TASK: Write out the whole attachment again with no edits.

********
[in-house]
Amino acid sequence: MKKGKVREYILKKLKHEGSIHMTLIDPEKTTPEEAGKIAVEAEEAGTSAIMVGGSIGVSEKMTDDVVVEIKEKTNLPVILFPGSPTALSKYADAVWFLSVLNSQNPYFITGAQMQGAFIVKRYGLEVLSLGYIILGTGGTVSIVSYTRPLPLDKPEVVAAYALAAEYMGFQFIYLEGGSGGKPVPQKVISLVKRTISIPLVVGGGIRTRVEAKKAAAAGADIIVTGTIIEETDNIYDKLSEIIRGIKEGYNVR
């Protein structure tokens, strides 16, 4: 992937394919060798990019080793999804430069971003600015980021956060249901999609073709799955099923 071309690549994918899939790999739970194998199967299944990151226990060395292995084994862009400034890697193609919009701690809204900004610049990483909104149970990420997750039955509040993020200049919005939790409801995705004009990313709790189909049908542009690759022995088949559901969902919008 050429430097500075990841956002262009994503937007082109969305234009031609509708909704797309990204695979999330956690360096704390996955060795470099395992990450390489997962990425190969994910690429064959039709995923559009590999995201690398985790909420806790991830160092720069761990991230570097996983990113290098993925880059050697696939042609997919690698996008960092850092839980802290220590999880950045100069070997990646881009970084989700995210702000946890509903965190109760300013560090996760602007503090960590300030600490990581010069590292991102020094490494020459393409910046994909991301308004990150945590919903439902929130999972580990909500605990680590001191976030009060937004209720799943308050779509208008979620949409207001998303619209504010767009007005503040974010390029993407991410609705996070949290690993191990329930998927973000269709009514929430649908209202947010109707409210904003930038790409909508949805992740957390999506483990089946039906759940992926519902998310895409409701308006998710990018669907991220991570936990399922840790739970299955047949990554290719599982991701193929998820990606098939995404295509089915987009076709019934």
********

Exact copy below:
[in-house]
Amino acid sequence: MKKGKVREYILKKLKHEGSIHMTLIDPEKTTPEEAGKIAVEAEEAGTSAIMVGGSIGVSEKMTDDVVVEIKEKTNLPVILFPGSPTALSKYADAVWFLSVLNSQNPYFITGAQMQGAFIVKRYGLEVLSLGYIILGTGGTVSIVSYTRPLPLDKPEVVAAYALAAEYMGFQFIYLEGGSGGKPVPQKVISLVKRTISIPLVVGGGIRTRVEAKKAAAAGADIIVTGTIIEETDNIYDKLSEIIRGIKEGYNVR
């Protein structure tokens, strides 16, 4: 992937394919060798990019080793999804430069971003600015980021956060249901999609073709799955099923 071309690549994918899939790999739970194998199967299944990151226990060395292995084994862009400034890697193609919009701690809204900004610049990483909104149970990420997750039955509040993020200049919005939790409801995705004009990313709790189909049908542009690759022995088949559901969902919008 050429430097500075990841956002262009994503937007082109969305234009031609509708909704797309990204695979999330956690360096704390996955060795470099395992990450390489997962990425190969994910690429064959039709995923559009590999995201690398985790909420806790991830160092720069761990991230570097996983990113290098993925880059050697696939042609997919690698996008960092850092839980802290220590999880950045100069070997990646881009970084989700995210702000946890509903965190109760300013560090996760602007503090960590300030600490990581010069590292991102020094490494020459393409910046994909991301308004990150945590919903439902929130999972580990909500605990680590001191976030009060937004209720799943308050779509208008979620949409207001998303619209504010767009007005503040974010390029993407991410609705996070949290690993191990329930998927973000269709009514929430649908209202947010109707409210904003930038790409909508949805992740957390999506483990089946039906759940992926519902998310895409409701308006998710990018669907991220991570936990399922840790739970299955047949990554290719599982991701193929998820990606098939995404295509089915987009076709019934």